Drafting a succession plan now can help your business stand the test of time.
As a business owner, you’ve invested so much into making your business successful – hard work, time, money, energy.
It’s truly hard to imagine your business without you. But chances are there will come a day when someone else will take the reins. And a seamless succession plan, one carefully and thoughtfully devised well in advance, is essential to making sure your business enjoys continued success for generations to come.
The facts are a bit grim. Only 30% of privately held businesses survive into the second generation, and less than 15% survive into the third, according to Nuveen Investments. A well-planned transition strategy can help you avoid this common pitfall.
For many hardworking business owners, succession planning represents the notion they can be replaced – a pretty uncomfortable scenario. Perhaps that explains why only 3% of business owners surveyed for the 2011 U.S. Trust Insights report on Wealth and Worth had formal succession plans as part of their estate-planning documents.
But in the manner estate planning helps protect your loved ones and assure your wishes are carried out as you intend, a succession plan does the same for your business if for any reason you are no longer there. In short, it safeguards your legacy.
A thorough succession plan considers not only your exit from the business, but also your retirement needs and personal estate. It provides for an orderly transition of management and the passing of control of the business. It also avoids the potential pitfalls of loved ones having to make difficult decisions during stressful times, or leaving the future of your business to happenstance.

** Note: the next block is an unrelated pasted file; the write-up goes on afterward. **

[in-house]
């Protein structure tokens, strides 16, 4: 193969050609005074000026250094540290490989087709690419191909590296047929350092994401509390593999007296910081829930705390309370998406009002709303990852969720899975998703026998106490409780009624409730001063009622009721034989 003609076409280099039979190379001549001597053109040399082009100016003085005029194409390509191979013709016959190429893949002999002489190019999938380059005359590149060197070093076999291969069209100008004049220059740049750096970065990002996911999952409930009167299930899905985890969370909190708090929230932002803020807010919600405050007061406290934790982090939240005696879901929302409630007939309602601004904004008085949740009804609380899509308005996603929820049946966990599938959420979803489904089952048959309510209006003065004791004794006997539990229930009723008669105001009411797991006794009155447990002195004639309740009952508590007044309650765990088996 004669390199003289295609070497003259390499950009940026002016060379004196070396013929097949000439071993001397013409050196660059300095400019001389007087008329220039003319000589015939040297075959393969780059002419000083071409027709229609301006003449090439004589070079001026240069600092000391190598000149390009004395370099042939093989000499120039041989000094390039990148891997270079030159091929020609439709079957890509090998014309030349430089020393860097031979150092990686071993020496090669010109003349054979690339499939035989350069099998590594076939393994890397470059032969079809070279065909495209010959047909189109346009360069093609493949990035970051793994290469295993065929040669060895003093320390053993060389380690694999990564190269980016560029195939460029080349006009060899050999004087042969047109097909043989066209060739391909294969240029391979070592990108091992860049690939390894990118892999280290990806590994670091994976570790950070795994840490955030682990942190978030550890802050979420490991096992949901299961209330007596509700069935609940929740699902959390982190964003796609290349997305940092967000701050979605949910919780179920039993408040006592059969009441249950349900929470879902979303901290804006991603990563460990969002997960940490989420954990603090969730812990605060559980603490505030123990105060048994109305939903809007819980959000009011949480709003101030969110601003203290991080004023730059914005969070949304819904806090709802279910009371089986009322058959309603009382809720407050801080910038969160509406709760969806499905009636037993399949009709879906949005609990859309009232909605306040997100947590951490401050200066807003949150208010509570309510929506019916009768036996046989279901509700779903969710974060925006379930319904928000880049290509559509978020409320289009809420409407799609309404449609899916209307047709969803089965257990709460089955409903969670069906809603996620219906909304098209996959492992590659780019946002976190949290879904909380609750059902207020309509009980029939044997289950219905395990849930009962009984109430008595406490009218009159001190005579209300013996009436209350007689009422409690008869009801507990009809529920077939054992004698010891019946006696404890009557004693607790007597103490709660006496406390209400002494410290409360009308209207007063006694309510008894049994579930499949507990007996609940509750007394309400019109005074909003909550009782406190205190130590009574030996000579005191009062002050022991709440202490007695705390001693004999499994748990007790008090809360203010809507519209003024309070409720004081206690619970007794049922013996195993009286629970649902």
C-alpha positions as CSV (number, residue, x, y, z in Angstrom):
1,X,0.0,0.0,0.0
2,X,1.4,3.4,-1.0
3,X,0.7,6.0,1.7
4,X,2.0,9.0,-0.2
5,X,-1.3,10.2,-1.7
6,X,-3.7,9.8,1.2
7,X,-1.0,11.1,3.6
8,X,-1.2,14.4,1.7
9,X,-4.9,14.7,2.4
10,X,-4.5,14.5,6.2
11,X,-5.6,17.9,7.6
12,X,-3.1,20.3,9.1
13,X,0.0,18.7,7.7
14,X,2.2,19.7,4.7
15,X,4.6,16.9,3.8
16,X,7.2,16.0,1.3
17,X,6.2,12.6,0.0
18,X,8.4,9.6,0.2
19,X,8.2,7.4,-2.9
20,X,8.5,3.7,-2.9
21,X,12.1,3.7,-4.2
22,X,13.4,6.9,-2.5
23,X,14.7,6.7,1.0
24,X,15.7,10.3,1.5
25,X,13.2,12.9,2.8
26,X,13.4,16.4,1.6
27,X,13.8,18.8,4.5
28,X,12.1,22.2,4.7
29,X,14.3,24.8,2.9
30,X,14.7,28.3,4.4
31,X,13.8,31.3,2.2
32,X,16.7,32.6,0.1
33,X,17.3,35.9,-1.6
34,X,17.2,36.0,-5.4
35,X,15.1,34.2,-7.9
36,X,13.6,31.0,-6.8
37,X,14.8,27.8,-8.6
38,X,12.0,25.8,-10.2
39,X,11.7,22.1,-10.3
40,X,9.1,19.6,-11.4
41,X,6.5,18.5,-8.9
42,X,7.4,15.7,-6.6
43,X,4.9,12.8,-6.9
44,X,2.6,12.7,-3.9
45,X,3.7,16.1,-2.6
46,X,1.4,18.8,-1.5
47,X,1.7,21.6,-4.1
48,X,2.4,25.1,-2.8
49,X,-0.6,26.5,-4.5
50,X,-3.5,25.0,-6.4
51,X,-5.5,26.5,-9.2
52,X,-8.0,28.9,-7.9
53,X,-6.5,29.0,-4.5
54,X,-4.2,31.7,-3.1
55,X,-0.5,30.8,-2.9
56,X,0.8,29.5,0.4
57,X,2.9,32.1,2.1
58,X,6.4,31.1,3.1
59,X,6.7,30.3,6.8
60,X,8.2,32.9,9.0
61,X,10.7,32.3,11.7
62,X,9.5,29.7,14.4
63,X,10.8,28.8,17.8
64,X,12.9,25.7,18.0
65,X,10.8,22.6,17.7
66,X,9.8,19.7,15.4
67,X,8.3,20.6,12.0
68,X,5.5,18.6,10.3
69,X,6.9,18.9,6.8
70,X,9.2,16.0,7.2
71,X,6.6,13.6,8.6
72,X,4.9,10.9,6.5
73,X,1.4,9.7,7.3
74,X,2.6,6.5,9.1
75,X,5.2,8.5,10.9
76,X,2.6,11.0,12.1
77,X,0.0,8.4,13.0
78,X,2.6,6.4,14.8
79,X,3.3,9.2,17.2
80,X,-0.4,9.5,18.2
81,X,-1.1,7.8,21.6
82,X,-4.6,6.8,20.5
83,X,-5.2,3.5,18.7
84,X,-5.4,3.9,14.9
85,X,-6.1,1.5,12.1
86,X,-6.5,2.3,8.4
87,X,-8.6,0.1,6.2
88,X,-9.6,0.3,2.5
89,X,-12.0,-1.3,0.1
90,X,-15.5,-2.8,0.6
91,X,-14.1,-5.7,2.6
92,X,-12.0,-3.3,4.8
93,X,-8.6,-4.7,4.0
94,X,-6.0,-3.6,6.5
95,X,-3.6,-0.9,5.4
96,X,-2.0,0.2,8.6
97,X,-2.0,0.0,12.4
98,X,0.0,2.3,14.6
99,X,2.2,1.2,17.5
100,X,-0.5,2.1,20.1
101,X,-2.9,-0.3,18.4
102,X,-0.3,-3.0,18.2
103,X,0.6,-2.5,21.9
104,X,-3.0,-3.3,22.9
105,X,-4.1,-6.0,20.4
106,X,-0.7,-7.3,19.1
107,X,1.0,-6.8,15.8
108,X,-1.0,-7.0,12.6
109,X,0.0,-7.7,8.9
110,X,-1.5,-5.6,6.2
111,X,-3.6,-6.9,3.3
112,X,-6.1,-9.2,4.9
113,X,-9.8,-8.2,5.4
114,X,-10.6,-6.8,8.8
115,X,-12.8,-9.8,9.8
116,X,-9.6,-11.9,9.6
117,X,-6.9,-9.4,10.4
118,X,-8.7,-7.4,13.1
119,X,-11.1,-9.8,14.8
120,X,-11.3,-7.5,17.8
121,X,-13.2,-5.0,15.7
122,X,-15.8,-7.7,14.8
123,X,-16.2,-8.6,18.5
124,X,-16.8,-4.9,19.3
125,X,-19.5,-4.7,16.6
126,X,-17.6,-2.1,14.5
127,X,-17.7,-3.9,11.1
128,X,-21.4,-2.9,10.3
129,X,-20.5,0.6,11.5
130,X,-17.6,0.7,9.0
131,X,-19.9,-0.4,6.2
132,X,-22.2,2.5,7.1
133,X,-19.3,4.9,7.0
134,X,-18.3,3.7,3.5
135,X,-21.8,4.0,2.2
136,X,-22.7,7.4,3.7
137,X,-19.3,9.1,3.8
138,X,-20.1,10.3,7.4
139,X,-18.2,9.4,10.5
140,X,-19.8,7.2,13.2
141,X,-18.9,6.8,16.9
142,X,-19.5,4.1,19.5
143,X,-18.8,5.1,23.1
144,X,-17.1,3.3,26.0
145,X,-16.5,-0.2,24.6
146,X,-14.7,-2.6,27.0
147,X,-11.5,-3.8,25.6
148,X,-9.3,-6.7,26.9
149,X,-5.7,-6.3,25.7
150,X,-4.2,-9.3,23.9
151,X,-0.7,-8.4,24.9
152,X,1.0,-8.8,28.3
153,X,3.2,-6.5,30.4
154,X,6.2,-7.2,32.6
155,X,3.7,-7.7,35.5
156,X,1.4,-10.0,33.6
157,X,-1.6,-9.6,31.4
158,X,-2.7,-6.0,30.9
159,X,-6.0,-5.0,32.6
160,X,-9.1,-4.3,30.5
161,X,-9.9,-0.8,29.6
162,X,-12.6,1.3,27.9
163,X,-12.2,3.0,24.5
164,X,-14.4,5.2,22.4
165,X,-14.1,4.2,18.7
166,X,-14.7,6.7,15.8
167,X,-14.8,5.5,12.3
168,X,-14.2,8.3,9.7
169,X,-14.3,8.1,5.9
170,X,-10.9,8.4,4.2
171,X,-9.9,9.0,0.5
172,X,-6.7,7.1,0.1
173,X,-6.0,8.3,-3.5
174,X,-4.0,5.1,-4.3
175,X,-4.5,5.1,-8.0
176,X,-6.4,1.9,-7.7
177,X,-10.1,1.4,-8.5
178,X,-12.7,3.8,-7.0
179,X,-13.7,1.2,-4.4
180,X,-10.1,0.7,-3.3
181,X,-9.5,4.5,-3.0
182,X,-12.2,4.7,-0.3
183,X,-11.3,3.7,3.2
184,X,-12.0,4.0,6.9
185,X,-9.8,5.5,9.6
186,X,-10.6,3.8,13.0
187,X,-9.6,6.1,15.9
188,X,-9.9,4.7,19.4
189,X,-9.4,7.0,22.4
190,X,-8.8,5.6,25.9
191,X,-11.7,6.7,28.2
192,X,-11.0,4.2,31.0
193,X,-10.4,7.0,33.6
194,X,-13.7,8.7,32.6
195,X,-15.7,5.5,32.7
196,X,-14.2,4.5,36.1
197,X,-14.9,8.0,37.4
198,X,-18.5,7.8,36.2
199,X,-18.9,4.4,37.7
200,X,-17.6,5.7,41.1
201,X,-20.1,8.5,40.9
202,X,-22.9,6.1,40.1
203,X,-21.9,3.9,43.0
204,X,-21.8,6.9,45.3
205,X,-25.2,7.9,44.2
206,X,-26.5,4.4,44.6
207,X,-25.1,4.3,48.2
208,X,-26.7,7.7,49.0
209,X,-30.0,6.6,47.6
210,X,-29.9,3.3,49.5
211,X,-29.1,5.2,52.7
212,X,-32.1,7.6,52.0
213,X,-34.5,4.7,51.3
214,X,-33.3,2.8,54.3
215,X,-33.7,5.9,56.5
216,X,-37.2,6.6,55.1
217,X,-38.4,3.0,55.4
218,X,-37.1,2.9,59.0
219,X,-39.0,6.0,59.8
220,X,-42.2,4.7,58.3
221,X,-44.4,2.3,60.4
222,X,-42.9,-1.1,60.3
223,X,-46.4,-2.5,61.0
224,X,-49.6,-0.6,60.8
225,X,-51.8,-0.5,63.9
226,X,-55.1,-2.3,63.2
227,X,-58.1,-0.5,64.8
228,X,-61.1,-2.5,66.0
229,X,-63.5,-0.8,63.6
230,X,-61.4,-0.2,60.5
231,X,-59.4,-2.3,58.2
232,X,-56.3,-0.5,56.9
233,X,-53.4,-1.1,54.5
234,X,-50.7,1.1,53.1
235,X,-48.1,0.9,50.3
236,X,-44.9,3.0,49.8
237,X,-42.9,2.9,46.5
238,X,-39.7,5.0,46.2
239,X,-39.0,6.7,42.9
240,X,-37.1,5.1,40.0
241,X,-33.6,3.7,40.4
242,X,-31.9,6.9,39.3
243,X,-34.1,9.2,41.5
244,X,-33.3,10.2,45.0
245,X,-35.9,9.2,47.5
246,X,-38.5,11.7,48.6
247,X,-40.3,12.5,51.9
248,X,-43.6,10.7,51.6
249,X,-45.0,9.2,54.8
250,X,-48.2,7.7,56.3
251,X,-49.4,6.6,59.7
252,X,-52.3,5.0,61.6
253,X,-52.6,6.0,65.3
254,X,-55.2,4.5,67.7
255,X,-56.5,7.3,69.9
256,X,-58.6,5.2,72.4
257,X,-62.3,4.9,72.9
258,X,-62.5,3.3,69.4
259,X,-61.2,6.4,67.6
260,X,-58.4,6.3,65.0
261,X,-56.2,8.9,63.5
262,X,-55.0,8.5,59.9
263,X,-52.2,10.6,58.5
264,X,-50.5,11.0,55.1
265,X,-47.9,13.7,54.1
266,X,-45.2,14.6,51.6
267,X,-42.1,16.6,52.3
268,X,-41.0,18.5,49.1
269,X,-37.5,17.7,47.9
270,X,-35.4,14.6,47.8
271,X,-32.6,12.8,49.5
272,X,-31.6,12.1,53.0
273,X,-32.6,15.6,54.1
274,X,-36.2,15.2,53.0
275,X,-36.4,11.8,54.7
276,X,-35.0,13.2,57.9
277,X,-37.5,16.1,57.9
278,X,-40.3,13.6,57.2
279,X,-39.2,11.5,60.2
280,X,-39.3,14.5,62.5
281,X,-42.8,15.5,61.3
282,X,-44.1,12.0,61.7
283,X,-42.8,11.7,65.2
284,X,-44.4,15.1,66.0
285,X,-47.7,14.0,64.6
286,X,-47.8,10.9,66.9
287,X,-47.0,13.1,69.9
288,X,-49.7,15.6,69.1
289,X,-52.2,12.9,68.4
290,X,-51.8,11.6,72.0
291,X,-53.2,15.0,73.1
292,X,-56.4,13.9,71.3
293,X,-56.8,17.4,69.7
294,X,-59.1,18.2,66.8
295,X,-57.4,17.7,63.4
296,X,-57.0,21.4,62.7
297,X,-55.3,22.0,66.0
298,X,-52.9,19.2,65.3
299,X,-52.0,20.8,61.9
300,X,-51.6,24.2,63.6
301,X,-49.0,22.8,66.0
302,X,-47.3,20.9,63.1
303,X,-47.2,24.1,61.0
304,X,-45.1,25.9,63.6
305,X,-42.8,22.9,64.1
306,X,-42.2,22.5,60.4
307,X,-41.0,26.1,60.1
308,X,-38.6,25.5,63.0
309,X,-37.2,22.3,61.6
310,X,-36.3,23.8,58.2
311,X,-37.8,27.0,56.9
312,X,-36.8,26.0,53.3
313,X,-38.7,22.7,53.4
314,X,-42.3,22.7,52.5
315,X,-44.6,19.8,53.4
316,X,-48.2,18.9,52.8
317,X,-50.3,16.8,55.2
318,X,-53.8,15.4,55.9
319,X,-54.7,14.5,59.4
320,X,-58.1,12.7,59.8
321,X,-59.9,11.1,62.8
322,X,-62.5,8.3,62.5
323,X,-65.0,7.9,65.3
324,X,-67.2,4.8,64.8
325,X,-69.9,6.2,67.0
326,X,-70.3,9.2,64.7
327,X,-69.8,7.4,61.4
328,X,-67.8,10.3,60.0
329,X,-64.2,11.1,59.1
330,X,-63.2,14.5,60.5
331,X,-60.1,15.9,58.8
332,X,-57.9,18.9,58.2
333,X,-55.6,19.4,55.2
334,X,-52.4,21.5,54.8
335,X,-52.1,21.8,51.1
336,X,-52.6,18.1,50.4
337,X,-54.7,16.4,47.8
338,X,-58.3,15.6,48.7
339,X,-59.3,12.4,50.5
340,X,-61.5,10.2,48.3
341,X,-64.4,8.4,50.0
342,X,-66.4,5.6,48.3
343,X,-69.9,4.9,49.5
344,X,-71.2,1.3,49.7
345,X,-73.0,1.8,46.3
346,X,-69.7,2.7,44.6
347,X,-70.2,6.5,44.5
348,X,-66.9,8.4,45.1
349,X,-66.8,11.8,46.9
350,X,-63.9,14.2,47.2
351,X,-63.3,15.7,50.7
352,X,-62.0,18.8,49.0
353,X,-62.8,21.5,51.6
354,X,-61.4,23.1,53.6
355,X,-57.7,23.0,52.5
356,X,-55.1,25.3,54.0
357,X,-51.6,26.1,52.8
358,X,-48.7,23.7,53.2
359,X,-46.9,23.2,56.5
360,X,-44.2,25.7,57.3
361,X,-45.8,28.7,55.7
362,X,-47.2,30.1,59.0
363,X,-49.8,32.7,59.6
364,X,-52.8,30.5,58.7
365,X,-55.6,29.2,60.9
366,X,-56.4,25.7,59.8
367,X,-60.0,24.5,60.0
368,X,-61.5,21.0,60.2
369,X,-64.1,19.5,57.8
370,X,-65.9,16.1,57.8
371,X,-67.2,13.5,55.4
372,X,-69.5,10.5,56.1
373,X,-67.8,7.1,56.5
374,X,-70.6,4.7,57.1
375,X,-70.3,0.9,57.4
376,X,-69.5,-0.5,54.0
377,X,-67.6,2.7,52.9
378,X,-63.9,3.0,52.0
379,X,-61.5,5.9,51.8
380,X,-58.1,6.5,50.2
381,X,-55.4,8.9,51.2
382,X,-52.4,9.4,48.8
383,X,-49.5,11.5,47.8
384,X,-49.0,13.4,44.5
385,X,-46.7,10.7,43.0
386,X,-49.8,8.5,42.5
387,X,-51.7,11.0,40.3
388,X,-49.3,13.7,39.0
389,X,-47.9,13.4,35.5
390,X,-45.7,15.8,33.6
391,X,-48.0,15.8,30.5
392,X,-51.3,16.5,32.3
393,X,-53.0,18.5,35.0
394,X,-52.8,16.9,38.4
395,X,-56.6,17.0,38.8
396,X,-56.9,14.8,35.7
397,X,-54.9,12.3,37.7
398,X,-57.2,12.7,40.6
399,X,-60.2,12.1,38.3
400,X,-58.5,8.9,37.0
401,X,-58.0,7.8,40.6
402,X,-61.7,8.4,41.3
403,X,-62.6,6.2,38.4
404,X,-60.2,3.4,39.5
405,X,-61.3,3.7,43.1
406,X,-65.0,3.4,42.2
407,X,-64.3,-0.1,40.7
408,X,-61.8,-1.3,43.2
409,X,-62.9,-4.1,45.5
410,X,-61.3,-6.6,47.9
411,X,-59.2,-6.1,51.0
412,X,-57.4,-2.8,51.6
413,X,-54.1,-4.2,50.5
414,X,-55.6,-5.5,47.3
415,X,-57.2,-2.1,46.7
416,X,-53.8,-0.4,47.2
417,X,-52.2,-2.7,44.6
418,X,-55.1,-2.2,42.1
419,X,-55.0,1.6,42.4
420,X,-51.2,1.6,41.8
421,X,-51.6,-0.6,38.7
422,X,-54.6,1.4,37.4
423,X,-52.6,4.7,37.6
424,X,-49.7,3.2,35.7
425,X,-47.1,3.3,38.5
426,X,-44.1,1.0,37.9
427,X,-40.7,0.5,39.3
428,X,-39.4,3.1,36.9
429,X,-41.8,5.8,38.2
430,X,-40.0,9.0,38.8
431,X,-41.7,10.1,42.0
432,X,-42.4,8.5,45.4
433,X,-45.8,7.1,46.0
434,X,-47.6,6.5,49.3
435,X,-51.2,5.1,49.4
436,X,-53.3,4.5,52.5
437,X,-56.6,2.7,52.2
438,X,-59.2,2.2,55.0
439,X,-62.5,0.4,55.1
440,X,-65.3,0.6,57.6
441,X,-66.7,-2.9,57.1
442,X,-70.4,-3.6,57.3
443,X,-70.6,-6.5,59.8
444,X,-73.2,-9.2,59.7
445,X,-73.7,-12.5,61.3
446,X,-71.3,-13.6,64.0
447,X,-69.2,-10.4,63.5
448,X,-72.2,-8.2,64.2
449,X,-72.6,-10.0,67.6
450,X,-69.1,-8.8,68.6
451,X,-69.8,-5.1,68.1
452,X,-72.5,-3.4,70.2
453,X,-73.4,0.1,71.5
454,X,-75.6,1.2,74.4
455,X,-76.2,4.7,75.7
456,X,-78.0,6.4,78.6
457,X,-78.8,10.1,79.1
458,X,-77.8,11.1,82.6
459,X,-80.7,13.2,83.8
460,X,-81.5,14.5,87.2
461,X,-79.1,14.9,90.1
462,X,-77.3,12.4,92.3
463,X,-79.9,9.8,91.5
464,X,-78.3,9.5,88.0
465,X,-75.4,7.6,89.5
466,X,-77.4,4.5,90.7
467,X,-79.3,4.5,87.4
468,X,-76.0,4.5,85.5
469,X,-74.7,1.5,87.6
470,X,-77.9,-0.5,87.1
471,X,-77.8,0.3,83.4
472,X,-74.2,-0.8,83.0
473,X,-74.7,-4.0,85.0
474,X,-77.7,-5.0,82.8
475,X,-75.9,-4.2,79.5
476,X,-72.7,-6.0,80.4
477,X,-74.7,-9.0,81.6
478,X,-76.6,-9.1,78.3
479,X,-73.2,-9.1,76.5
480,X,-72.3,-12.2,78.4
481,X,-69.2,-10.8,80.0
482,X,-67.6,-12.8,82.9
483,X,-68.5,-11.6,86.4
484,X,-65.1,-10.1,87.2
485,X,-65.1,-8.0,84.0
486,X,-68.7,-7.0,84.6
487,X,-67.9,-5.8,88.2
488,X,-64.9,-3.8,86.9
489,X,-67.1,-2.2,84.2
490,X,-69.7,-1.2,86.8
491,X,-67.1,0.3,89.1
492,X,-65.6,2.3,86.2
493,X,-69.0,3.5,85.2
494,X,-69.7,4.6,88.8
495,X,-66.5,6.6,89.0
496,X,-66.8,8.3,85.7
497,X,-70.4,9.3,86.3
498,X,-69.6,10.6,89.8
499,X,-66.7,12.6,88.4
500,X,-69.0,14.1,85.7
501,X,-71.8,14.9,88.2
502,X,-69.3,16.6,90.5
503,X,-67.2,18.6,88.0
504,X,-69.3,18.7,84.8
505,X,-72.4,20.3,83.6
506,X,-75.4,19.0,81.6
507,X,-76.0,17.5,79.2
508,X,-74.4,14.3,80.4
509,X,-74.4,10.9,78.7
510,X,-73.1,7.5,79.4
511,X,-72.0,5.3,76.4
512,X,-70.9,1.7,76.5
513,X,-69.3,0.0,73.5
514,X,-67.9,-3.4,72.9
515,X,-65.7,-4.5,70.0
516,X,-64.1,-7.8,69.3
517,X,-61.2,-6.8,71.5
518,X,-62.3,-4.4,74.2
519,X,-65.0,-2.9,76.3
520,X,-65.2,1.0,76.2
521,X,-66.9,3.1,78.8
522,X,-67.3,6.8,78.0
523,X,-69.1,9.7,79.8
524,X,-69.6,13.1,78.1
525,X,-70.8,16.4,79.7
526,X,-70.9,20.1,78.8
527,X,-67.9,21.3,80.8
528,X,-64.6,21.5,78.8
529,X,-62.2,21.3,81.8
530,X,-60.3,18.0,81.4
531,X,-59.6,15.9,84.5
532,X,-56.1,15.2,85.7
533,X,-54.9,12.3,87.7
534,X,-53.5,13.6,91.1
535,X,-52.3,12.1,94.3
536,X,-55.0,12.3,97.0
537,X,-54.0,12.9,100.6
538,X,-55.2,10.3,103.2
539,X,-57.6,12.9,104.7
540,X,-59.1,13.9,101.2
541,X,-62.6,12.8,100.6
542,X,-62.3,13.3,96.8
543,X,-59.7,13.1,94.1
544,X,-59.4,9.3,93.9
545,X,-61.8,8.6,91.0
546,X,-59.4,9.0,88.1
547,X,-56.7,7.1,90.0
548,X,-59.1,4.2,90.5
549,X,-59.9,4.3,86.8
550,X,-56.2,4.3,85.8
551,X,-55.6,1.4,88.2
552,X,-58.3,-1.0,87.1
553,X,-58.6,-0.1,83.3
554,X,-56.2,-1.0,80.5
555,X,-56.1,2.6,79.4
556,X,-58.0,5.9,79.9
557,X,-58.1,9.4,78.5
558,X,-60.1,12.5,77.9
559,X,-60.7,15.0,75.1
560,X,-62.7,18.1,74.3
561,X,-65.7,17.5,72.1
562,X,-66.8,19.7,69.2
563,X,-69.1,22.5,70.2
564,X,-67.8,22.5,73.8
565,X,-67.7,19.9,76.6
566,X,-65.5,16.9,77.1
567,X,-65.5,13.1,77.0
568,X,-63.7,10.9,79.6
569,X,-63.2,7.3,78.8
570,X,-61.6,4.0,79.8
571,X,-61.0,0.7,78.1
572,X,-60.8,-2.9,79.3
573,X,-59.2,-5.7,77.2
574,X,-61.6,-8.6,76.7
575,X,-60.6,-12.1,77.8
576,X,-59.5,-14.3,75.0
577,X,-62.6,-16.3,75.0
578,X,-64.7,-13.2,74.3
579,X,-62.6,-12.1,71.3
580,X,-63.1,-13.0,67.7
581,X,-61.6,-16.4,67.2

And it’s never too early to start thinking things through.
With your professional advisors, consider these questions:
You may want to groom an heir from within the family, groom someone outside the family, consider an outright sale, or have an expert take over until your chosen heir is old enough or fully prepared. Any one of those scenarios takes time to develop.
The financial implications of business succession are complex, but you and your financial advisor can tap into several strategies to help you refine your plan.
Here are a few examples:
Putting a plan in place means you and your business are prepared come what may, even in the case of disability or an untimely death. But it’s not just about being prepared in an emergency. It’s about sustainability.
While these can be difficult conversations to have with family members and business associates, they can actually bring comfort – knowing everyone is on the same page when it comes to the future success of your business.
Source: Nuveen Investments
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